If we continue to commemorate the day of remembrance for Yitzhak Rabin with doleful public discourse and carefully chosen words of national unity, the day will come when the younger generation will not know that Rabin’s assassination and the terrible acts of incitement that preceded it, symbolize, above all, the demise of Israeli democracy. It’s time to stop denying the profound impact that this tragic event has had on the nascent history of the State of Israel.
What always comes to mind on Yitzhak Rabin Memorial Day is the yearning for Rabin as person and a leader. The almost despairing Israeli public longs for an honest prime minister who means what he says; a prime minister who is both idealistic and pragmatic. Those who listen carefully to the collective expression of longing can hear the craving for quiet and calm. Our nation wants to unite, not divide; to come closer together, not further apart.
Stop the Incitement
Despite the desire for quiet, we must not obscure reality. We must not forget that thousands of Jews incited against a prime minister who led his people with tremendous courage. Rabin was chosen to pave the way – to build and implement a political plan that was approved by the Knesset. But despite the democratic procedure, he paid with his life over the very solution he tried to promote. Thus, besides mourning the loss of a man and a dear leader, we must also mourn the loss of the only solution to date for this country, which yearns for peace and quiet. The incitement and murder of the prime minister interrupted the peace process, and since then Rabin’s plan has not been returned to the political agenda.
Yitzhak Rabin Memorial Day should not only be a day of mourning and soul searching to honour the memory of a leader and think about unity. It should also be a day in which we relentlessly search for the causes of this terrible assassination. Beyond state ceremonies, it is important that we consider the provocations and sedition that led to the terrible national mood and delegitimization of the prime minister, as both a leader and a person.
We Must Not Forget, Blur or Ignore the Facts
The assassination of Rabin did not happen in a vacuum; there was an assassin, a victim and a way that was destructed too. When we attend a ceremony in Rabin’s memory it is important for us to think about this. It is also important to reflect on how we lost our way and the factors that led to this. It is our duty to tell our children what happened and explain to them how our democracy almost collapsed.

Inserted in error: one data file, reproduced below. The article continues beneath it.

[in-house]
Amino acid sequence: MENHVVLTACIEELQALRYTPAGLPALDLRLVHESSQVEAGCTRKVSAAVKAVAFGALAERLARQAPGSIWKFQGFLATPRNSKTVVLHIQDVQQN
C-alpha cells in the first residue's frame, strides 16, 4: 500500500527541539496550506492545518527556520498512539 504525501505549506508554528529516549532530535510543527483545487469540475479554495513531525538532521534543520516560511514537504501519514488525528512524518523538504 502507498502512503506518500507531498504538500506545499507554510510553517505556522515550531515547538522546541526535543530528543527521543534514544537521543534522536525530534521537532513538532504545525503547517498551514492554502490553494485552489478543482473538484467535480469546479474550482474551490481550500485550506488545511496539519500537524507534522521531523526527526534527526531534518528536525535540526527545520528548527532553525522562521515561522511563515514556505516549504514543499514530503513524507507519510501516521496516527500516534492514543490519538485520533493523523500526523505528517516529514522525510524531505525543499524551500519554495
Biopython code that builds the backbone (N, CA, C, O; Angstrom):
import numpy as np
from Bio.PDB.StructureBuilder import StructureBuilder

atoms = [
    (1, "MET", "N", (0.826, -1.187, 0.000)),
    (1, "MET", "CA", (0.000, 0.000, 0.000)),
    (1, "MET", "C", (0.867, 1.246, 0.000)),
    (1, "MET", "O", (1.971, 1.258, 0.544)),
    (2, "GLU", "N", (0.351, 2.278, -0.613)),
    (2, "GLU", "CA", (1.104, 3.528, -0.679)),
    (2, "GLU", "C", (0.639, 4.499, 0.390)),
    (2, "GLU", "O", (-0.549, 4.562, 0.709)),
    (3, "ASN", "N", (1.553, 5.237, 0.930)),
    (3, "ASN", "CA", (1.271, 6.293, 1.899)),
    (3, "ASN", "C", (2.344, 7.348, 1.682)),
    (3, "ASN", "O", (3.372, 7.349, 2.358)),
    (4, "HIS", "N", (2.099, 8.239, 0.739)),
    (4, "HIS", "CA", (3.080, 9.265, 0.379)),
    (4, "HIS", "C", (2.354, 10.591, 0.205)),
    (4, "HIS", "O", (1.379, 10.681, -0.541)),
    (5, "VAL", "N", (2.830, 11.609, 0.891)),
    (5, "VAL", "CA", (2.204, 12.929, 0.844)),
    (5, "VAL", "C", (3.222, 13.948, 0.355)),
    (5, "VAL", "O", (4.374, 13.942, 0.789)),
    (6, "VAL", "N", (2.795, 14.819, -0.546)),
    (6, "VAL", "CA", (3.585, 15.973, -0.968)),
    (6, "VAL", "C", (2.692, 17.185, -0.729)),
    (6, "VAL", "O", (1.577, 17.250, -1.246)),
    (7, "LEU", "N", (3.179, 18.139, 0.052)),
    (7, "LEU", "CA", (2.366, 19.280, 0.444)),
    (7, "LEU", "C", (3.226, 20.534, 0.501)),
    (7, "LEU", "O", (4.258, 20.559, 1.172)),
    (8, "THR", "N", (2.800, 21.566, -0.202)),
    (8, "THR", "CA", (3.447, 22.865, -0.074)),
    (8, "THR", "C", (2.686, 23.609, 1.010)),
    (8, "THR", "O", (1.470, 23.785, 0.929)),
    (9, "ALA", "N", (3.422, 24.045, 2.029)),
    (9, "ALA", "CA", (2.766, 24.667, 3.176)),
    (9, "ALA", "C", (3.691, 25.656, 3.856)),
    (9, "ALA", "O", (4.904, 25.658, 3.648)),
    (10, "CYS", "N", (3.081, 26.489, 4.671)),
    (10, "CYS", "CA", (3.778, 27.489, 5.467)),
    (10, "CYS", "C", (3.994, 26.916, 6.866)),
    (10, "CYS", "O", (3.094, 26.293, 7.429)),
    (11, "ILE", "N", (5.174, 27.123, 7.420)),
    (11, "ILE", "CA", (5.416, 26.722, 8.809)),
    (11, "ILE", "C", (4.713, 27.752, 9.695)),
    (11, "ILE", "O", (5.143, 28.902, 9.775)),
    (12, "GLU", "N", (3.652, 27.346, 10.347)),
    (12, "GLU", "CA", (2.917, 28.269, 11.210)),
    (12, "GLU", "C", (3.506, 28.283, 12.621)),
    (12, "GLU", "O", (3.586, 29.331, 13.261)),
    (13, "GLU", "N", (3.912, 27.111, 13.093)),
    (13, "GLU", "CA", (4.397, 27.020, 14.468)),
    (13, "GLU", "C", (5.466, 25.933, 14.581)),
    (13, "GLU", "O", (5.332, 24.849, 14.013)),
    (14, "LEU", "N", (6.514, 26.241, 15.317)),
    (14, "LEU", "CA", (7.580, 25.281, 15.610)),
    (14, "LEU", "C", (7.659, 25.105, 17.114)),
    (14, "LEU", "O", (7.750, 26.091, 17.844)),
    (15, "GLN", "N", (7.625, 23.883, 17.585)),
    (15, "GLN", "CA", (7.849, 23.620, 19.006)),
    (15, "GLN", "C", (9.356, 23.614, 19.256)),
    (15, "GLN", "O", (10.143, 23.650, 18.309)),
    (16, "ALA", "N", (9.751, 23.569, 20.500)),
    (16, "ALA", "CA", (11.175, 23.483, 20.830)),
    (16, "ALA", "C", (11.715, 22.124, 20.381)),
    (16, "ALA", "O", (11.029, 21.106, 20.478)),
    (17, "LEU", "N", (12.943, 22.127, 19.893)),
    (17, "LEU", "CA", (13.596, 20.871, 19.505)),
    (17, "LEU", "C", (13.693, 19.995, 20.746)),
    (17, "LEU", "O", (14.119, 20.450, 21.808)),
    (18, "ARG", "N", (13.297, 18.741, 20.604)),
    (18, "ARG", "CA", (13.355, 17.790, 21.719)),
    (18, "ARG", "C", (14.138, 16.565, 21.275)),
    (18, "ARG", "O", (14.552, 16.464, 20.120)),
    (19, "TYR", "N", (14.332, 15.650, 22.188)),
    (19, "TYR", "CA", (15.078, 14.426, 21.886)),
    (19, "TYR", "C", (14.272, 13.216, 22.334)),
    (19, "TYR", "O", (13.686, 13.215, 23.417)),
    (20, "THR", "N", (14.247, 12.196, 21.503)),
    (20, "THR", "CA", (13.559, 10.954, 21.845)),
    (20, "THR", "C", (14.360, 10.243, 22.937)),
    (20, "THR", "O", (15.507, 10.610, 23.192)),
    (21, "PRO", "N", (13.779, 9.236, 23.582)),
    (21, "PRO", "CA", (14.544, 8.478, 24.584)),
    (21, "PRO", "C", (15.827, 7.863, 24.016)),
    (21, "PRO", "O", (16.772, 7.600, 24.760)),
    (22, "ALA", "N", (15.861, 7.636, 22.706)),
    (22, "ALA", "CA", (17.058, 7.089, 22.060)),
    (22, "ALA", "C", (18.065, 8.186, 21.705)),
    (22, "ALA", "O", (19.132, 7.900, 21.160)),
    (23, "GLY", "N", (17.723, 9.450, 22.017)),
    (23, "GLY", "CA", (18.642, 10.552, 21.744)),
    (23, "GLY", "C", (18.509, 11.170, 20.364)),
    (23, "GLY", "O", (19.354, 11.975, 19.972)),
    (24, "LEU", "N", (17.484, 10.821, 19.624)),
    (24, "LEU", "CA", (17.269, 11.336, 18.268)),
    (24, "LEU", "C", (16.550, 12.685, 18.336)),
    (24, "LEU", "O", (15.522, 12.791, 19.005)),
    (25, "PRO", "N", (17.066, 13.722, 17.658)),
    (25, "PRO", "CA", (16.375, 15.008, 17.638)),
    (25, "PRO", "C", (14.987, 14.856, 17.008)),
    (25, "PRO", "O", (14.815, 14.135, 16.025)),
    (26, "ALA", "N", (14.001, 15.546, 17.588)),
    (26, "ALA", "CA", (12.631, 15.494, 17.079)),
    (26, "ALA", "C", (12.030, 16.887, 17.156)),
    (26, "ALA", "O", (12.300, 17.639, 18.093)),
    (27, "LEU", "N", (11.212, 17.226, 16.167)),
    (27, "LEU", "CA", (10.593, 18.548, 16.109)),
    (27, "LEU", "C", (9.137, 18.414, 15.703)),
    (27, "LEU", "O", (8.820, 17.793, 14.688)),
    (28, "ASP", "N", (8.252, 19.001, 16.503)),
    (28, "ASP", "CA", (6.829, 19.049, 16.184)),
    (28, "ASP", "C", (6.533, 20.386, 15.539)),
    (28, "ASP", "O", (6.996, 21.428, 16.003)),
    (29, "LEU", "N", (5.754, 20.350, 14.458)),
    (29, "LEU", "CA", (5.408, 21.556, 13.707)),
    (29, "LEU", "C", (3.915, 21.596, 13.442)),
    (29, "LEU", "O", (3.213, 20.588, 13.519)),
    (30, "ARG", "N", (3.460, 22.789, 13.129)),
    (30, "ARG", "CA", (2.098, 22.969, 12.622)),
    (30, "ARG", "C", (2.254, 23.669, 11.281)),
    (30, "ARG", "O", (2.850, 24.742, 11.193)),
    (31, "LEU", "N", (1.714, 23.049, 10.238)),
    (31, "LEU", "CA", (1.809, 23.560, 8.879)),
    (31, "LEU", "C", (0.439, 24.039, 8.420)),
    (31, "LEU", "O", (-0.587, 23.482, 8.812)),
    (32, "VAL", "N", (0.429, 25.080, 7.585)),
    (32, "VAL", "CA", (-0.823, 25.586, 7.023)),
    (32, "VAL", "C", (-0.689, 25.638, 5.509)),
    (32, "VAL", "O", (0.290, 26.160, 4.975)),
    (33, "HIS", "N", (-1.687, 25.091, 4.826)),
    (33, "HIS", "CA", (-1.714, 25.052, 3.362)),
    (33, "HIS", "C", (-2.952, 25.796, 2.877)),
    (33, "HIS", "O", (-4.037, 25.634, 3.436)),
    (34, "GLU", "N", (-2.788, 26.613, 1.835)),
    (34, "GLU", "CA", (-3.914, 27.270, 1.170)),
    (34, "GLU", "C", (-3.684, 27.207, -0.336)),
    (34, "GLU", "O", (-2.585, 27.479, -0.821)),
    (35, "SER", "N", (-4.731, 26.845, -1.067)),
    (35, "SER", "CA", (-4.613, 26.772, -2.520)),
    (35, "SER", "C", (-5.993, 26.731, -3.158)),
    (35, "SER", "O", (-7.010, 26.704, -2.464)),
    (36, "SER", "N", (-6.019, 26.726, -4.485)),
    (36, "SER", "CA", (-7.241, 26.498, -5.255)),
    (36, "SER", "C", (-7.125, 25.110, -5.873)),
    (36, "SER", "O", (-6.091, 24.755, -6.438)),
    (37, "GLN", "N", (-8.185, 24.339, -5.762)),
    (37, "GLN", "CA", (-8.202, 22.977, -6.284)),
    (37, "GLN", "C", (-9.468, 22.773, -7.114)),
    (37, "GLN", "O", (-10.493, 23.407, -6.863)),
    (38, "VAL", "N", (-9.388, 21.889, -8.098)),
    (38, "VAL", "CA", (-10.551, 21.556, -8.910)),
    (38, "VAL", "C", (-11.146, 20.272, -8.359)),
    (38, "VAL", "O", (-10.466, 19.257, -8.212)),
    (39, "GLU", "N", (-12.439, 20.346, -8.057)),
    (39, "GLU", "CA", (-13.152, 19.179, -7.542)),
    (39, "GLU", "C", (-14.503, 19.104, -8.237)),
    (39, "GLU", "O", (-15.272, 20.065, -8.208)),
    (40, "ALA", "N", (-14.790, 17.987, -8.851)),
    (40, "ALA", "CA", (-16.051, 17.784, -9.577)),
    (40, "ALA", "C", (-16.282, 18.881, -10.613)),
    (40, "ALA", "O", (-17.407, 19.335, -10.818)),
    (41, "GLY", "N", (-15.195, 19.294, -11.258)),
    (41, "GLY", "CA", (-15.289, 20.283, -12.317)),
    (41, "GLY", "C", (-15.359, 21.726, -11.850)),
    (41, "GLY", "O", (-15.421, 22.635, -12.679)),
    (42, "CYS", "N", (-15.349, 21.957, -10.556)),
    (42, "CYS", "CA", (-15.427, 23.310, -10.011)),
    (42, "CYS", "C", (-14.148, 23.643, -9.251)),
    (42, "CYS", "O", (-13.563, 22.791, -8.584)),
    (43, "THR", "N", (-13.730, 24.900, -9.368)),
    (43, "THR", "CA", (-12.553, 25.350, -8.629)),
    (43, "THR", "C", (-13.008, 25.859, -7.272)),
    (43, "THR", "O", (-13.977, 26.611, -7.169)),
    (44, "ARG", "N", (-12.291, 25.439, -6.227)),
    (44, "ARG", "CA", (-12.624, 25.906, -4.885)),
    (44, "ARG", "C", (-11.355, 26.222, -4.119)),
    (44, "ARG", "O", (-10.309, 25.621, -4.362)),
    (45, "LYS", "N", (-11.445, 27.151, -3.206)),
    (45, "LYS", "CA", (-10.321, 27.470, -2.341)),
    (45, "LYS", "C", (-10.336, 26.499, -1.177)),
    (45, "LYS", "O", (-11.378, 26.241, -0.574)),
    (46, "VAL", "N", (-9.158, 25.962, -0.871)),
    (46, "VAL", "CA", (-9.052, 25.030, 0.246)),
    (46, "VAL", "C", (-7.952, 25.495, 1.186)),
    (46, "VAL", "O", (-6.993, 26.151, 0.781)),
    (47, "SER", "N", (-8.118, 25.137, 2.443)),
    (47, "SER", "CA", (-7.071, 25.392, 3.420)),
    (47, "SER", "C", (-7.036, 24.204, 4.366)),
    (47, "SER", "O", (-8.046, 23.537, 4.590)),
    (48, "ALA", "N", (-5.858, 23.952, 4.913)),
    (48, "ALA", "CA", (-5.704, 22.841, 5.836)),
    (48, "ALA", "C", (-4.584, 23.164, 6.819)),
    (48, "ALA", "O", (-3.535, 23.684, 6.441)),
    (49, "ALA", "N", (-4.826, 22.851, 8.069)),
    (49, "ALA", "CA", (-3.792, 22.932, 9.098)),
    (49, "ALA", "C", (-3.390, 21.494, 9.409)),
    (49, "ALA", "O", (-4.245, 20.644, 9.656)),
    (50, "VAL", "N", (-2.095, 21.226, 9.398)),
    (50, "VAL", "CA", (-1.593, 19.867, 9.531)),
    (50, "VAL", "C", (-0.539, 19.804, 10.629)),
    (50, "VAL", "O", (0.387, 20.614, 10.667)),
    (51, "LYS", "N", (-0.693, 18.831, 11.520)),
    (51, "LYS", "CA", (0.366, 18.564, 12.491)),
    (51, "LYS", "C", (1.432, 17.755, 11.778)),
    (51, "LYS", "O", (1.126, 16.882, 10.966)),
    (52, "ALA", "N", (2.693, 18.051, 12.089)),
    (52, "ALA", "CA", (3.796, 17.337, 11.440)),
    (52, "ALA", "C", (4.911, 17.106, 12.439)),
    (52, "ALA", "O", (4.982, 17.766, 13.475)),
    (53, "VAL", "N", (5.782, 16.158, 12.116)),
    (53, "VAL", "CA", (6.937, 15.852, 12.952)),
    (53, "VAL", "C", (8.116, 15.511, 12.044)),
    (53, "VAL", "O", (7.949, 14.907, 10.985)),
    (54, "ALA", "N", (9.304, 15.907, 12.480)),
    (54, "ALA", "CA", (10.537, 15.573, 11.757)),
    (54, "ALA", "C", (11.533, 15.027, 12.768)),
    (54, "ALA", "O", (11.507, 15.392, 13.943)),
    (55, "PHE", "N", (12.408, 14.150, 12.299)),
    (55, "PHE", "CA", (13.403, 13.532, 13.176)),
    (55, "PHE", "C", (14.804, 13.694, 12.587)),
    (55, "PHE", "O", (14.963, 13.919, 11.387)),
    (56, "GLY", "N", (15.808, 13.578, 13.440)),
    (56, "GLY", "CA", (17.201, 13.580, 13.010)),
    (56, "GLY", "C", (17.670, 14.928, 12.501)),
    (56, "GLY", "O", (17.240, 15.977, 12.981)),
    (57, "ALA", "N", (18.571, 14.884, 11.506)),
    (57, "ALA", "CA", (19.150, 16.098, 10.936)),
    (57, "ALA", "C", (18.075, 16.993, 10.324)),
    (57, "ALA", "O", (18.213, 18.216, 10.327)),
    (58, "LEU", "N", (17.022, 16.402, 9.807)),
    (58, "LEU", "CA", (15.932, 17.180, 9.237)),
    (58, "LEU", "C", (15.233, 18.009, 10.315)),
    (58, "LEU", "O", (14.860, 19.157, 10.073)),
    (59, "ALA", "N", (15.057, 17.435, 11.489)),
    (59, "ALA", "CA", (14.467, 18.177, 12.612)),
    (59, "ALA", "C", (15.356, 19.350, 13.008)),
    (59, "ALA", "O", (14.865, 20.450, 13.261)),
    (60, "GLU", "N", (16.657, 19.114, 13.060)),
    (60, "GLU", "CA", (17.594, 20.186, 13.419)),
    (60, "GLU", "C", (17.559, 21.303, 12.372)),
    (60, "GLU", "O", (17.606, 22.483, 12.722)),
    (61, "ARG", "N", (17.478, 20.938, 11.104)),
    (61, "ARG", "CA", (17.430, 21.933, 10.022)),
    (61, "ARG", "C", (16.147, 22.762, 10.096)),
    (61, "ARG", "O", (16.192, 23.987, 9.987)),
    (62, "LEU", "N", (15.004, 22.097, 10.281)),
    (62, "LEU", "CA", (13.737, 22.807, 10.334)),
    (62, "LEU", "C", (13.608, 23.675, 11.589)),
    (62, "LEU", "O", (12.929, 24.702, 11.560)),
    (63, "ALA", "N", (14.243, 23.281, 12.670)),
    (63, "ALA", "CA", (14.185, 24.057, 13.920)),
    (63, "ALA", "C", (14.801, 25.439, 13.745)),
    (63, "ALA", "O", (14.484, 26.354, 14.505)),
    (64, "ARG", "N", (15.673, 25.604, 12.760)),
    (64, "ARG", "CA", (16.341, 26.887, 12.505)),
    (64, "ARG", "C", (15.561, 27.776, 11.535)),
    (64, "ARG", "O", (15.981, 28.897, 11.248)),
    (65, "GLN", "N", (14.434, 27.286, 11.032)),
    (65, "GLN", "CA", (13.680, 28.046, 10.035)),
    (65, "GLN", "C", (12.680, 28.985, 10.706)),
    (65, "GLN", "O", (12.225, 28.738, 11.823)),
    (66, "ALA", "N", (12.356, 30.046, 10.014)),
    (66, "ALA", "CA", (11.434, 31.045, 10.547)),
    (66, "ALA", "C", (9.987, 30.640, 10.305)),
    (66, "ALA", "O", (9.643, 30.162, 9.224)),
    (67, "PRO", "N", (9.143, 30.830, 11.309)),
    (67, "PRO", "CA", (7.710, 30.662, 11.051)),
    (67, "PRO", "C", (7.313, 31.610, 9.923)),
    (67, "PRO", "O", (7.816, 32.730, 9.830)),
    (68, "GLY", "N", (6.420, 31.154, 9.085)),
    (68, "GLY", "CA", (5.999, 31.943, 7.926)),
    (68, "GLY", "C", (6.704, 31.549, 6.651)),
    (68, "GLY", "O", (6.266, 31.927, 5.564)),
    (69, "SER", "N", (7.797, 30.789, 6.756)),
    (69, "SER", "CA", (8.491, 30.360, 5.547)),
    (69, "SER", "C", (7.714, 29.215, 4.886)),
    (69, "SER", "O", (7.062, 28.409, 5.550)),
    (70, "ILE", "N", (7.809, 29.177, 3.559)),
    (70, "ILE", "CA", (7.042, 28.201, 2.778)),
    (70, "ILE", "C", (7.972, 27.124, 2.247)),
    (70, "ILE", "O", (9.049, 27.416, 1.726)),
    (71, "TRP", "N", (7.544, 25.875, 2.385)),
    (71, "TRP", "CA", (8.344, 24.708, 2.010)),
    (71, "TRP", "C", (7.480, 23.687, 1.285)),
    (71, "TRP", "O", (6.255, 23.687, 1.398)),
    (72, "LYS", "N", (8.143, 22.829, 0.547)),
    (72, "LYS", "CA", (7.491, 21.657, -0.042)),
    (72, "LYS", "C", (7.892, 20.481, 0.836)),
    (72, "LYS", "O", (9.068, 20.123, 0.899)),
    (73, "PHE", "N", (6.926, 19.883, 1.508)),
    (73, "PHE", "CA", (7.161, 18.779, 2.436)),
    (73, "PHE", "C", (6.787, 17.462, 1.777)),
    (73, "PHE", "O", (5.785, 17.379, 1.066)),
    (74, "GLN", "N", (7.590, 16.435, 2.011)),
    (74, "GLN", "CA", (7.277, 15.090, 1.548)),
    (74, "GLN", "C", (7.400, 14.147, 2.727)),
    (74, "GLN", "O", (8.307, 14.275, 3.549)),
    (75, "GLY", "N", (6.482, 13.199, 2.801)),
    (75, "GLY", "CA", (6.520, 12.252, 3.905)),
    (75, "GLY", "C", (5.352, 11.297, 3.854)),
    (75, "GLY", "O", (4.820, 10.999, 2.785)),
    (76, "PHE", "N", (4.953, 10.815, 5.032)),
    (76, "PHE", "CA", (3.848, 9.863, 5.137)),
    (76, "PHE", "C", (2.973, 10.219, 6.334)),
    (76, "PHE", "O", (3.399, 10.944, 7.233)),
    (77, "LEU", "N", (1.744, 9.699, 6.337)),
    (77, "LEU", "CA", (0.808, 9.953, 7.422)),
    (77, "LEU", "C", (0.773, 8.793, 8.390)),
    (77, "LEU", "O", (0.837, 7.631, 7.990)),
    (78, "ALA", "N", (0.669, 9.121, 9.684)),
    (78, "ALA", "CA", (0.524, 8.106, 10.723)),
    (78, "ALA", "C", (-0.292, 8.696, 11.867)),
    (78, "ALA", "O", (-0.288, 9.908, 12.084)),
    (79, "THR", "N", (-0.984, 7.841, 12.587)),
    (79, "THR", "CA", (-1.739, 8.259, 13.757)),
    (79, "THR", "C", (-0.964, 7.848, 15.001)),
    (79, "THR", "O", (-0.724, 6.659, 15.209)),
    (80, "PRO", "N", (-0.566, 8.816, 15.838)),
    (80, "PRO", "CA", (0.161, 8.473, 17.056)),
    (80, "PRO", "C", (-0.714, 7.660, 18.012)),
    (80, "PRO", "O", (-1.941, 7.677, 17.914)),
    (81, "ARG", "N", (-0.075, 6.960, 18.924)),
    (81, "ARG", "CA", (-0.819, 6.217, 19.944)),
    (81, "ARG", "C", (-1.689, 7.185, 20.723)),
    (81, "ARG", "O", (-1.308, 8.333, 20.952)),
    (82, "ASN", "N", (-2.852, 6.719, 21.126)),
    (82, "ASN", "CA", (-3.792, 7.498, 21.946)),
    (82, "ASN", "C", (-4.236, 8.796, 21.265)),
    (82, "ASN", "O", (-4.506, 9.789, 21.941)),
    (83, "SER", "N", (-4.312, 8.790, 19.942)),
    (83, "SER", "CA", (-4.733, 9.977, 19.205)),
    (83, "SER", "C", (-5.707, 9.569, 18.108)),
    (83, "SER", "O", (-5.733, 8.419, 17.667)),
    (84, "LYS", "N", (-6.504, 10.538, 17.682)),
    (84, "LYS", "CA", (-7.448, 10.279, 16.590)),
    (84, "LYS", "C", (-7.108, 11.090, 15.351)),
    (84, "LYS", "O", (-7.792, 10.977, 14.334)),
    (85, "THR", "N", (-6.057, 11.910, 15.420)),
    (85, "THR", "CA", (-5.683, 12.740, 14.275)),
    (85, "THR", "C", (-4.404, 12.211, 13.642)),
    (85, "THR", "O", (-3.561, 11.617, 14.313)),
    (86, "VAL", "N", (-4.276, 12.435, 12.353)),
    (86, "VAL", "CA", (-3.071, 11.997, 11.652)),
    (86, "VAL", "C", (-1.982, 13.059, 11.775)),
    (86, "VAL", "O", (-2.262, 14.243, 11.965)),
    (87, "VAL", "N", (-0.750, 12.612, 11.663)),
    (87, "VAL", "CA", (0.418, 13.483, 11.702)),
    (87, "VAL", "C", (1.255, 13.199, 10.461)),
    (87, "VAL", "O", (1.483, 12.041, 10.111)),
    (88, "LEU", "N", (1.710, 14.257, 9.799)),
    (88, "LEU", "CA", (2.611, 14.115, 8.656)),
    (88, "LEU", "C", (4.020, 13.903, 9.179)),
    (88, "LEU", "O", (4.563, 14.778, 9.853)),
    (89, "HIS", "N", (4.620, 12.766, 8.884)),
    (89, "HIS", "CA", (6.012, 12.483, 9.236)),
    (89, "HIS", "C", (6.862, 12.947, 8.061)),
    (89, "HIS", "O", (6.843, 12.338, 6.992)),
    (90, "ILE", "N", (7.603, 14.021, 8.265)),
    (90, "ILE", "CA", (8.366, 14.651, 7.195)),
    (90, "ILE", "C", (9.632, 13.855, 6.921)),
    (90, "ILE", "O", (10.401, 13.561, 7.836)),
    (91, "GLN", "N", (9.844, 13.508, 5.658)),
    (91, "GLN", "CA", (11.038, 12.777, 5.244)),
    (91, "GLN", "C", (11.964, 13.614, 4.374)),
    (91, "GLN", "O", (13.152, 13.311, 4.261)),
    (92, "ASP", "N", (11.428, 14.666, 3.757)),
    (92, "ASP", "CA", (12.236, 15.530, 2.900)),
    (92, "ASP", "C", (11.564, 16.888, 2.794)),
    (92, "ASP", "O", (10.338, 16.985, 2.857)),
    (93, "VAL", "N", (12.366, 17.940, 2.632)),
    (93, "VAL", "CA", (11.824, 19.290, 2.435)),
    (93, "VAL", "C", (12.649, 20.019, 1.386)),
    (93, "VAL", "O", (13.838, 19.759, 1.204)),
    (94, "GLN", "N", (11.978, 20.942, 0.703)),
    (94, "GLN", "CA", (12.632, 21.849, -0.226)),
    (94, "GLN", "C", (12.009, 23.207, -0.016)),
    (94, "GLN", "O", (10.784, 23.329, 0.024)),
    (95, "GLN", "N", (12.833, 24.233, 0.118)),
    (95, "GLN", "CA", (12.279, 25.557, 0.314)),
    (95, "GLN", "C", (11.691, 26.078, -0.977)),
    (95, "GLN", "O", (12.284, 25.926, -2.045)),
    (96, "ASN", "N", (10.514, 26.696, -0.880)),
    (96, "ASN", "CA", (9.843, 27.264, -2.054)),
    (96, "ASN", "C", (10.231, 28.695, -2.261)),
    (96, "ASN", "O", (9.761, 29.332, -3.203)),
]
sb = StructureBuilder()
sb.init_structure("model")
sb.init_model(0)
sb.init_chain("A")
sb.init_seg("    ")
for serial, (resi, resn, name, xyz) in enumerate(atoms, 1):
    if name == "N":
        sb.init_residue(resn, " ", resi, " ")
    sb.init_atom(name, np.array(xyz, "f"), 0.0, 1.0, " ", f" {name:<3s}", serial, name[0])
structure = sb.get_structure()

To prevent violence becoming the foundation upon which we live and act, we must remember that the danger still exists. And what is this danger? It is the use of state tools and incitement to promote interests and satisfy individual needs at the expense of society and the common good. We must prevent this danger.
An Assassination Does Not Take Place in a Vacuum
In October 2017, Stephen Paddock murdered 58 people and wounded 546 attending a country music festival in Las Vegas. An hour later, he was found dead, after shooting himself. The mass murder was dubbed “the deadliest mass shooting in the history of the United States.” A large number of weapons were found in Paddock’s room, all of which were legally purchased. Without diminishing the guilt of the man who committed this horrific act, it is important to draw attention to the fact that Paddock did not live in a vacuum. A man does not just get up one morning, grab a weapon and go out to murder dozens of people, or in Yigal Amir’s case, a leader heading towards a political solution.
These terrible acts take place in a political climate that fosters a social and media reality in which these atrocities are carried out. Such a context gives rise to violence, and once we understand this, there is hope that such actions will not be repeated.
Here and Now
We live in an era saturated with offensive political statements, violence and racism that do not come only from extremists but also from influential public figures. They are the ones who legitimize acts of hatred and national rage. We have lost the respectful national discourse that can contain several points of view, nurture thinking and bring about sustainable solutions. In its stead, a violent discourse has developed that poisons tolerance, encourages harming minorities and consequently divides the nation.
It’s Time to Take Responsibility
About two years ago, Prime Minister Bibi Netanyahu embarked on a multichannel campaign to convey one message – there was no connection between him and the murder of Yitzhak Rabin. There is no doubt that Bibi was not behind the assassination or the assassin, but to say that he and some of his party members had nothing to do with the incitement is false and distorted. Let’s not forget who led the speakers at the anti-Rabin demonstrations in Zion Square; who led the procession with a coffin at Ra’anana junction; and who held the signs ‘Rabin is a traitor’ and ‘Rabin is a murderer’.
Twenty-three years have passed since then, and people prefer to blur and forget the facts. We cannot simply look ahead. We must not forget the incitement and the hatred, not so as to reawaken them, but to be wary of them happening again.
Although this is a difficult time, I wish to end on a positive note. Although we have lost Rabin’s vision, I believe that change is still possible. I am convinced that even if the significance of the incitement and Rabin’s murder were distorted by interested parties, the younger generation will bring about change and insist that a plan for a political solution is again placed on the political agenda. Because the time has come for the law to be equal for everyone. There cannot be different laws for different people; we cannot allow for some to be judged according to halachic laws, some according to state laws and some according to laws of oppression. The law should be equal for everyone and everyone should be equal under the law.